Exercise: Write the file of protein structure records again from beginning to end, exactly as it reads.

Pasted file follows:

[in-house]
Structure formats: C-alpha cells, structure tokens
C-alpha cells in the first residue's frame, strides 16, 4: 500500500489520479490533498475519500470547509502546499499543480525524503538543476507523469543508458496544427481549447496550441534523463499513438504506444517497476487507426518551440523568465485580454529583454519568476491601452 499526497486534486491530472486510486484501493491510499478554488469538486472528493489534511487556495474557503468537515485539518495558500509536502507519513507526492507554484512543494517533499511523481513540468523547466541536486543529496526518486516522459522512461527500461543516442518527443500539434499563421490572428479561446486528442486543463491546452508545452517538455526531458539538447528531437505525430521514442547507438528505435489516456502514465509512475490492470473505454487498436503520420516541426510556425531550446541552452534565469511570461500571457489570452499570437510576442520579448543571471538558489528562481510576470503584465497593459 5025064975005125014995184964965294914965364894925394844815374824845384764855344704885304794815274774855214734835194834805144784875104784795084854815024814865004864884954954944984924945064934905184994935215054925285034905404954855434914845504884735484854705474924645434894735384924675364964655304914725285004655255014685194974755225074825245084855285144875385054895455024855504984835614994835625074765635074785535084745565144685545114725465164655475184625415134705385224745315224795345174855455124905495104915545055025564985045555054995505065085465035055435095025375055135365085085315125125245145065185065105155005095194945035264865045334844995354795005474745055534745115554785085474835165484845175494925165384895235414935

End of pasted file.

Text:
[in-house]
Structure formats: C-alpha cells, structure tokens
C-alpha cells in the first residue's frame, strides 16, 4: 500500500489520479490533498475519500470547509502546499499543480525524503538543476507523469543508458496544427481549447496550441534523463499513438504506444517497476487507426518551440523568465485580454529583454519568476491601452 499526497486534486491530472486510486484501493491510499478554488469538486472528493489534511487556495474557503468537515485539518495558500509536502507519513507526492507554484512543494517533499511523481513540468523547466541536486543529496526518486516522459522512461527500461543516442518527443500539434499563421490572428479561446486528442486543463491546452508545452517538455526531458539538447528531437505525430521514442547507438528505435489516456502514465509512475490492470473505454487498436503520420516541426510556425531550446541552452534565469511570461500571457489570452499570437510576442520579448543571471538558489528562481510576470503584465497593459 5025064975005125014995184964965294914965364894925394844815374824845384764855344704885304794815274774855214734835194834805144784875104784795084854815024814865004864884954954944984924945064934905184994935215054925285034905404954855434914845504884735484854705474924645434894735384924675364964655304914725285004655255014685194974755225074825245084855285144875385054895455024855504984835614994835625074765635074785535084745565144685545114725465164655475184625415134705385224745315224795345174855455124905495104915545055025564985045555054995505065085465035055435095025375055135365085085315125125245145065185065105155005095194945035264865045334844995354795005474745055534745115554785085474835165484845175494925165384895235414935